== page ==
On the use of a single-fiber multipoint plastic scintillation detector for 192Ir high-dose-rate brachytherapy

Authors

  • Therriault-Proulx François,

    1. Department of Radiation Physics, The University of Texas MD Anderson Cancer Center, Houston, Texas 77030 and Département de Physique, de Génie Physique et d’Optique and Centre de Recherche en Cancérologie de l’Université Laval Université Laval, Quebec, Quebec G1V 0A6, Canada
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  • Beddar Sam,

    1. Department of Radiation Physics, The University of Texas MD Anderson Cancer Center, Houston, Texas 77030 and The University of Texas Graduate School of Biomedical Sciences at Houston, Houston, Texas 77030
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  • Beaulieu Luc

    1. Département de Physique, de Génie Physique et d’Optique and Centre de Recherche en Cancérologie de l’Université Laval Université Laval, Quebec, Quebec G1V 0A6, Canada and Département de Radio-Oncologie and Centre de Recherche du CHU de Quebec, CHU de Québec, Quebec G1R 2J6, Canada
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    • Author to whom correspondence should be addressed. Electronic mail: beaulieu@phy.ulaval.ca; Telephone: (418) 525-4444 #15315; Fax: (418) 691-5268.


Abstract

Purpose:

The goal of this study was to prove the feasibility of using a single-fiber multipoint plastic scintillation detector (mPSD) as anin vivo verification tool during 192Ir high-dose-rate brachytherapy treatments.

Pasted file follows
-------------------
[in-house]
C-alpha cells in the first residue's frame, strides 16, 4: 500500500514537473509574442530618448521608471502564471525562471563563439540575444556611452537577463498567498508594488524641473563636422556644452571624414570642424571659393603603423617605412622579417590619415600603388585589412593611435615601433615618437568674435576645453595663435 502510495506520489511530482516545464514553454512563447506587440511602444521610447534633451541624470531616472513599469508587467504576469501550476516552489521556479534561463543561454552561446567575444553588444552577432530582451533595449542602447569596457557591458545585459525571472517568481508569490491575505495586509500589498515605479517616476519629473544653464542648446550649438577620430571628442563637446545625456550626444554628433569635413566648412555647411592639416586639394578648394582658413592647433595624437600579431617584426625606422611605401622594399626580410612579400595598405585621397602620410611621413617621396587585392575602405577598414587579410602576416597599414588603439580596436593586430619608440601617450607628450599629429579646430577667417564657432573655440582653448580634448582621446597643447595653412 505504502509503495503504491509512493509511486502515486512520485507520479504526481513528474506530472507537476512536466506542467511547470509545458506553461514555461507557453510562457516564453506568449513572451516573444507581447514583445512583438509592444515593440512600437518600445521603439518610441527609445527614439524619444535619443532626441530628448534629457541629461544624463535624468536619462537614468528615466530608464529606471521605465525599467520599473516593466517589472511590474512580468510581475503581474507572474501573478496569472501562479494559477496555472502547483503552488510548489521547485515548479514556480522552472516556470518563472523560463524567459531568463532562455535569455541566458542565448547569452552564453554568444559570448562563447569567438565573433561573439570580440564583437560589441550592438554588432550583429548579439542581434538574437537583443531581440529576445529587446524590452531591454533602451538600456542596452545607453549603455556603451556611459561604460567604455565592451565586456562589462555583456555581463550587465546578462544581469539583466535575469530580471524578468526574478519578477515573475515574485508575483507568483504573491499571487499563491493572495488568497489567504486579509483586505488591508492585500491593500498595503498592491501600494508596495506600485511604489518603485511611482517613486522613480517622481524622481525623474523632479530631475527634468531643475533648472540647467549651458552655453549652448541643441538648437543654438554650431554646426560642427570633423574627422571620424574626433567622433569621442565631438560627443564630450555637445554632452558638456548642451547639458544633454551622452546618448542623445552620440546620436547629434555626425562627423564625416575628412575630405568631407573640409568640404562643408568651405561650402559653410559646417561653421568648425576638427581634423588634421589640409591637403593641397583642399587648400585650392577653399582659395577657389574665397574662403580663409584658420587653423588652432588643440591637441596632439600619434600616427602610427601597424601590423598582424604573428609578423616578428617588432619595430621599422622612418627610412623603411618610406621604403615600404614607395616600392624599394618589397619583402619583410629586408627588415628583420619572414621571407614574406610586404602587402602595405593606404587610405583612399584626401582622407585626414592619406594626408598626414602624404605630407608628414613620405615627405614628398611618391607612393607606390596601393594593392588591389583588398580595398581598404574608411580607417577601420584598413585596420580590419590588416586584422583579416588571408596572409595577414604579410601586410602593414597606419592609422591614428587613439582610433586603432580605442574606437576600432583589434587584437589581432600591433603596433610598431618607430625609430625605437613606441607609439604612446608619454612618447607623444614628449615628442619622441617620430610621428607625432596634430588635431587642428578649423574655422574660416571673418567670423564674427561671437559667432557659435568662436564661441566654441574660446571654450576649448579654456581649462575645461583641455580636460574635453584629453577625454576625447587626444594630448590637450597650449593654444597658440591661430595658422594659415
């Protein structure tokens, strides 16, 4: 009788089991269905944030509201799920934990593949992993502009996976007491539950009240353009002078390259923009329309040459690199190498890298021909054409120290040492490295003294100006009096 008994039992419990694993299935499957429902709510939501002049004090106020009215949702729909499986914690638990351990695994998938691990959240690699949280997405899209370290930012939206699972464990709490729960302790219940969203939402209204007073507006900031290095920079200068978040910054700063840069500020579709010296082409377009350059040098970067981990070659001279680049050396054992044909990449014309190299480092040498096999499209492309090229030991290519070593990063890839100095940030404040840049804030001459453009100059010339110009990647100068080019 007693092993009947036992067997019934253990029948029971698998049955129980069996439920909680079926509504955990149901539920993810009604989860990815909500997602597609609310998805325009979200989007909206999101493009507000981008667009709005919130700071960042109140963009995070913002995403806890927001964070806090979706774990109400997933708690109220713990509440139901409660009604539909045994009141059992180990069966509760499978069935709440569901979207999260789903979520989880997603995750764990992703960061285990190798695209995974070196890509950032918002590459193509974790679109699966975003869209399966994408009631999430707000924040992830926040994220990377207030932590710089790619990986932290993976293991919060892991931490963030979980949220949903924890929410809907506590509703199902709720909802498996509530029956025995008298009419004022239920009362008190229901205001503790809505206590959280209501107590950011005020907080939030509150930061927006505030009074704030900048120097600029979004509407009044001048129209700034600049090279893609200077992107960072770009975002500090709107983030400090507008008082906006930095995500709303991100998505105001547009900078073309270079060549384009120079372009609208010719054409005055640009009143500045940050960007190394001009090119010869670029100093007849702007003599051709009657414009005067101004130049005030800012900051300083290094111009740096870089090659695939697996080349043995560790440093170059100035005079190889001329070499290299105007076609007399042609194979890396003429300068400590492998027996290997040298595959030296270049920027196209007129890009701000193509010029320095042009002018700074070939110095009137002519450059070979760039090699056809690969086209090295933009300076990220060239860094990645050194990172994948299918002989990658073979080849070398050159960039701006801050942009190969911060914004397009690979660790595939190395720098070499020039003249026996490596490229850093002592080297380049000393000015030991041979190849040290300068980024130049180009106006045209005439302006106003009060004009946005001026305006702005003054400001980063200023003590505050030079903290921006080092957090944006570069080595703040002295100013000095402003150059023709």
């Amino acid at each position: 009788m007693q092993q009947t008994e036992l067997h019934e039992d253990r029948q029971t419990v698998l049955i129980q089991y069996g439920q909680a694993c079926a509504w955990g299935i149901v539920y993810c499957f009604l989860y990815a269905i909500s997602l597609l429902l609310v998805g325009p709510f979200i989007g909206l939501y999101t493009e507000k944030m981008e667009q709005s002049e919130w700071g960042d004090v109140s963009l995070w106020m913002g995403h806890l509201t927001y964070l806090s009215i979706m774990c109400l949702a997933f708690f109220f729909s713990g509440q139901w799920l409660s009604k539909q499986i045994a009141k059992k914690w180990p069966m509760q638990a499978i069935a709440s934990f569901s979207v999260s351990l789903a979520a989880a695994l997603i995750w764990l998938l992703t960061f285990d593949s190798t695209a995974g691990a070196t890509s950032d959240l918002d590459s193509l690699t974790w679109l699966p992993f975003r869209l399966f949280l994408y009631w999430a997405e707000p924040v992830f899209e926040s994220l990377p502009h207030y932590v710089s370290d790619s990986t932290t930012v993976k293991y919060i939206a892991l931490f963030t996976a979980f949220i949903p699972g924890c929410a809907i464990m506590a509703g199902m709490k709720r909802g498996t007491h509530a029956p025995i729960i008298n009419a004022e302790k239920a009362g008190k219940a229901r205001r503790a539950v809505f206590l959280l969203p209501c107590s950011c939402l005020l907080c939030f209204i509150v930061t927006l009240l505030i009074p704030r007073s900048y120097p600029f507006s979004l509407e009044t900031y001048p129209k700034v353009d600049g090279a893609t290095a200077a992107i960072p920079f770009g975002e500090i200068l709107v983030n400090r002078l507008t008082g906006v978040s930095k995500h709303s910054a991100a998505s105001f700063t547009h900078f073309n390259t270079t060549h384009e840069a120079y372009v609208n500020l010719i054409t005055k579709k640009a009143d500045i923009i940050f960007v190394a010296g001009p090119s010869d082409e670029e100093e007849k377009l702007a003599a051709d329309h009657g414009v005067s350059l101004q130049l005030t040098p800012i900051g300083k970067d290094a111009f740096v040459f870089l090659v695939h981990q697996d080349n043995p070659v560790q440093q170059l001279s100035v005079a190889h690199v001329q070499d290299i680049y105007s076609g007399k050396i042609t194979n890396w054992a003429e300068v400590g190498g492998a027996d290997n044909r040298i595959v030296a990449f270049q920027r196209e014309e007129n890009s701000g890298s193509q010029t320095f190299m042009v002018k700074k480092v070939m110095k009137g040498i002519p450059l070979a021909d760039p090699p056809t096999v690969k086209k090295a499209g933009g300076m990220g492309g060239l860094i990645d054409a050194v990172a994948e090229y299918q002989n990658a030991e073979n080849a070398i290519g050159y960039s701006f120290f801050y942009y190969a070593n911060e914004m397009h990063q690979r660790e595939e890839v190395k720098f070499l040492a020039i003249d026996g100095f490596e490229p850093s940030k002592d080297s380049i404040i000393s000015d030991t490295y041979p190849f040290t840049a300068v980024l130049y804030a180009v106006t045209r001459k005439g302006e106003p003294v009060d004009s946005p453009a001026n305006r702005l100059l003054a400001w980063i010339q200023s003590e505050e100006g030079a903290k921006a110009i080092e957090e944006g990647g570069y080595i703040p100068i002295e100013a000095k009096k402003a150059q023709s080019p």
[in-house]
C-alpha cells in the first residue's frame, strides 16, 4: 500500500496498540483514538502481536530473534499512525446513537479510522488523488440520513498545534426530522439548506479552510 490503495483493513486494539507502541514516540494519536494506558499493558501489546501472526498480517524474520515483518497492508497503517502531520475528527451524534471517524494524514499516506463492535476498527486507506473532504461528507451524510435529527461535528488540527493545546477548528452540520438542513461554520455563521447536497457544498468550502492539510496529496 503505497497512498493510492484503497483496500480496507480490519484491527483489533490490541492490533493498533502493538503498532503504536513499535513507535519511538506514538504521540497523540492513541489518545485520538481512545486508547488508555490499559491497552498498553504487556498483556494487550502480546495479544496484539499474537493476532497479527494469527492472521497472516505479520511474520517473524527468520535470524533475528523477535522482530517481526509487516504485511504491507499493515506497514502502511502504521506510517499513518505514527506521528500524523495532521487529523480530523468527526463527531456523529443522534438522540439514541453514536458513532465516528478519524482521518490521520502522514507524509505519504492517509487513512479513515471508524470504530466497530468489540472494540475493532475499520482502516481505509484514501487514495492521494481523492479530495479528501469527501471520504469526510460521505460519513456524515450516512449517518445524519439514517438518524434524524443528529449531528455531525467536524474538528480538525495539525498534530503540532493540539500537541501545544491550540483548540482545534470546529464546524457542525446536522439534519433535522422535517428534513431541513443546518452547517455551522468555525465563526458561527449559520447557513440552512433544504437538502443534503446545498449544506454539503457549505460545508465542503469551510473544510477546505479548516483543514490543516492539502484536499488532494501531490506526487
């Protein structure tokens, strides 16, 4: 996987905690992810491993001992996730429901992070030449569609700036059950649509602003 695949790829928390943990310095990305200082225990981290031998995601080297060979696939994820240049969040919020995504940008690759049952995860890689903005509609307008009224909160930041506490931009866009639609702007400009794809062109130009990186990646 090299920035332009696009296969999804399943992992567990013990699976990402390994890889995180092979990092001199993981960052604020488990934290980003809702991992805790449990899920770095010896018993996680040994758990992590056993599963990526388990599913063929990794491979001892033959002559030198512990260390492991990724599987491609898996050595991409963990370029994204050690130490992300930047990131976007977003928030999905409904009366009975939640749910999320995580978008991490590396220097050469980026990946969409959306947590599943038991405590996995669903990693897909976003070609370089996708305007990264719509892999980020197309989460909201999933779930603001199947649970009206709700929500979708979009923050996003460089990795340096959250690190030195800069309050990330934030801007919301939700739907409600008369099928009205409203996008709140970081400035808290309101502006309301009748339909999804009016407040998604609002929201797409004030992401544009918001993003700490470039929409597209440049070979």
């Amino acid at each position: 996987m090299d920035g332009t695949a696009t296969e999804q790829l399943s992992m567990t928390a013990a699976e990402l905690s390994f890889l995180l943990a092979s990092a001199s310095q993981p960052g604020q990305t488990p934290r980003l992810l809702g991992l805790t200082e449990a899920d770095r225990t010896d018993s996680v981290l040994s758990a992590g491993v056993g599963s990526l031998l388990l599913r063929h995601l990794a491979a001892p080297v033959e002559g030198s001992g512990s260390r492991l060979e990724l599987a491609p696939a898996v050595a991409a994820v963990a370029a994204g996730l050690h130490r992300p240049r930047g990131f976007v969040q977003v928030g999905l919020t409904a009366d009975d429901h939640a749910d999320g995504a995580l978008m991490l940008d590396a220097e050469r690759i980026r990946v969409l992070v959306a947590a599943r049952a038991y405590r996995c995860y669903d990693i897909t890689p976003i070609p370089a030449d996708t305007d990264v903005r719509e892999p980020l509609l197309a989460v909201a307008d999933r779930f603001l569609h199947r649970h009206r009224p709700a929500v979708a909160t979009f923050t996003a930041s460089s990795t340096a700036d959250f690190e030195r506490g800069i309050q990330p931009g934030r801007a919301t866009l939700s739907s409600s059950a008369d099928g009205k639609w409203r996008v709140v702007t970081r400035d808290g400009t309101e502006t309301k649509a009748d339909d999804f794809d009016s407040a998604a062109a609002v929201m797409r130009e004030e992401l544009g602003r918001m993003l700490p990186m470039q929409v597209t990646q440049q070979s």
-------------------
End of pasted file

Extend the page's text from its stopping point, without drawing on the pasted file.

Methods:

A three-point detector was built and inserted inside a catheter-positioning template placed in a water phantom. A hyperspectral approach was implemented to discriminate the different optical signals composing the light output at the exit of the single collection optical fiber. The mPSD was tested with different source-to-detector positions, ranging from 1 to 5 cm radially and over 10.5 cm along the longitudinal axis of the detector, and with various integration times. Several strategies for improving the accuracy of the detector were investigated. The device's accuracy in detecting source position was also tested.

Results:

Good agreement with the expected doses was obtained for all of the scintillating elements, with average relative differences from the expected values of 3.4 ± 2.1%, 3.0 ± 0.7%, and 4.5 ± 1.0% for scintillating elements from the distal to the proximal. A dose threshold of 3 cGy improved the general accuracy of the detector. An integration time of 3 s offered a good trade-off between precision and temporal resolution. Finally, the mPSD measured the radioactive source positioning uncertainty to be no more than 0.32 ± 0.06 mm. The accuracy and precision of the detector were improved by a dose-weighted function combining the three measurement points and known details about the geometry of the detector construction.

Conclusions:

The use of a mPSD for high-dose-rate brachytherapy dosimetry is feasible. This detector shows great promise for development ofin vivo applications for real-time verification of treatment delivery.

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